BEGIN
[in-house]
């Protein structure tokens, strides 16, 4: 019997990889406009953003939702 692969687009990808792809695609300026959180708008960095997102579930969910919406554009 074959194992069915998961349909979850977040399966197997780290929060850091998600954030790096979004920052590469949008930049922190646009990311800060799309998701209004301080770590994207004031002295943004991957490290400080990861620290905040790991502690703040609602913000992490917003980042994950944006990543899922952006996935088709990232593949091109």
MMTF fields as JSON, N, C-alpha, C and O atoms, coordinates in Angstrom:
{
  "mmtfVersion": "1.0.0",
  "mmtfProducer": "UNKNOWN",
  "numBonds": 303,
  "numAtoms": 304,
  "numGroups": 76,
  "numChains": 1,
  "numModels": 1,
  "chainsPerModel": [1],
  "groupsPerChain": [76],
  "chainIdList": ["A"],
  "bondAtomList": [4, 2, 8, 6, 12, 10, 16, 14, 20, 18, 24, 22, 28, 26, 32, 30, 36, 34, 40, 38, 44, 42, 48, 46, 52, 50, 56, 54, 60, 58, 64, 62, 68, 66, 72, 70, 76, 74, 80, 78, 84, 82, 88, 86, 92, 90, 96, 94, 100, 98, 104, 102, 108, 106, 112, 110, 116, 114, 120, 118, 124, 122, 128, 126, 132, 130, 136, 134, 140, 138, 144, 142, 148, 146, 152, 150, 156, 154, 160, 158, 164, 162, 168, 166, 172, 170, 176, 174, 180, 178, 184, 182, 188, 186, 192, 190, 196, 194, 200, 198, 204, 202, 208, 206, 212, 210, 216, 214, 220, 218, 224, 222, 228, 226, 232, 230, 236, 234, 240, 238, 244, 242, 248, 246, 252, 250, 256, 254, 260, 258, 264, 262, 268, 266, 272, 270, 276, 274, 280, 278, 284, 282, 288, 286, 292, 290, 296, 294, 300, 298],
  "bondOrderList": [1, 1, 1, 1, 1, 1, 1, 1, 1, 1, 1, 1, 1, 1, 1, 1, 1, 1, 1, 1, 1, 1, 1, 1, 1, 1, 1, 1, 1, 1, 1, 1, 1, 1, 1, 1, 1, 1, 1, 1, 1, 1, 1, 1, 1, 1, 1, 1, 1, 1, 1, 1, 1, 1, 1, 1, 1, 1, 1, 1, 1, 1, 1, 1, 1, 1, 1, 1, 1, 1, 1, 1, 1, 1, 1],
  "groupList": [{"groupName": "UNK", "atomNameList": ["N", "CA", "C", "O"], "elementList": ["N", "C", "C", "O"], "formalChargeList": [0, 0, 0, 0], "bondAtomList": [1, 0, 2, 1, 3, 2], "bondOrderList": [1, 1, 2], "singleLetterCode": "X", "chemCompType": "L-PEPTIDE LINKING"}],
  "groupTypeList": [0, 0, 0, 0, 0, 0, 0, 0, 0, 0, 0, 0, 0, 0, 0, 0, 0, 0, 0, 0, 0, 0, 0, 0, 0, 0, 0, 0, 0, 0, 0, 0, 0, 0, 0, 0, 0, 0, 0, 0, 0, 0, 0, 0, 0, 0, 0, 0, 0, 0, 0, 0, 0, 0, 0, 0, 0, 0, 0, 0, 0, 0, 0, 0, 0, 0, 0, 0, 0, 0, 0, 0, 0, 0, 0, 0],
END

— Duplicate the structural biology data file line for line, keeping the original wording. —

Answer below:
[in-house]
């Protein structure tokens, strides 16, 4: 019997990889406009953003939702 692969687009990808792809695609300026959180708008960095997102579930969910919406554009 074959194992069915998961349909979850977040399966197997780290929060850091998600954030790096979004920052590469949008930049922190646009990311800060799309998701209004301080770590994207004031002295943004991957490290400080990861620290905040790991502690703040609602913000992490917003980042994950944006990543899922952006996935088709990232593949091109």
MMTF fields as JSON, N, C-alpha, C and O atoms, coordinates in Angstrom:
{
  "mmtfVersion": "1.0.0",
  "mmtfProducer": "UNKNOWN",
  "numBonds": 303,
  "numAtoms": 304,
  "numGroups": 76,
  "numChains": 1,
  "numModels": 1,
  "chainsPerModel": [1],
  "groupsPerChain": [76],
  "chainIdList": ["A"],
  "bondAtomList": [4, 2, 8, 6, 12, 10, 16, 14, 20, 18, 24, 22, 28, 26, 32, 30, 36, 34, 40, 38, 44, 42, 48, 46, 52, 50, 56, 54, 60, 58, 64, 62, 68, 66, 72, 70, 76, 74, 80, 78, 84, 82, 88, 86, 92, 90, 96, 94, 100, 98, 104, 102, 108, 106, 112, 110, 116, 114, 120, 118, 124, 122, 128, 126, 132, 130, 136, 134, 140, 138, 144, 142, 148, 146, 152, 150, 156, 154, 160, 158, 164, 162, 168, 166, 172, 170, 176, 174, 180, 178, 184, 182, 188, 186, 192, 190, 196, 194, 200, 198, 204, 202, 208, 206, 212, 210, 216, 214, 220, 218, 224, 222, 228, 226, 232, 230, 236, 234, 240, 238, 244, 242, 248, 246, 252, 250, 256, 254, 260, 258, 264, 262, 268, 266, 272, 270, 276, 274, 280, 278, 284, 282, 288, 286, 292, 290, 296, 294, 300, 298],
  "bondOrderList": [1, 1, 1, 1, 1, 1, 1, 1, 1, 1, 1, 1, 1, 1, 1, 1, 1, 1, 1, 1, 1, 1, 1, 1, 1, 1, 1, 1, 1, 1, 1, 1, 1, 1, 1, 1, 1, 1, 1, 1, 1, 1, 1, 1, 1, 1, 1, 1, 1, 1, 1, 1, 1, 1, 1, 1, 1, 1, 1, 1, 1, 1, 1, 1, 1, 1, 1, 1, 1, 1, 1, 1, 1, 1, 1],
  "groupList": [{"groupName": "UNK", "atomNameList": ["N", "CA", "C", "O"], "elementList": ["N", "C", "C", "O"], "formalChargeList": [0, 0, 0, 0], "bondAtomList": [1, 0, 2, 1, 3, 2], "bondOrderList": [1, 1, 2], "singleLetterCode": "X", "chemCompType": "L-PEPTIDE LINKING"}],
  "groupTypeList": [0, 0, 0, 0, 0, 0, 0, 0, 0, 0, 0, 0, 0, 0, 0, 0, 0, 0, 0, 0, 0, 0, 0, 0, 0, 0, 0, 0, 0, 0, 0, 0, 0, 0, 0, 0, 0, 0, 0, 0, 0, 0, 0, 0, 0, 0, 0, 0, 0, 0, 0, 0, 0, 0, 0, 0, 0, 0, 0, 0, 0, 0, 0, 0, 0, 0, 0, 0, 0, 0, 0, 0, 0, 0, 0, 0],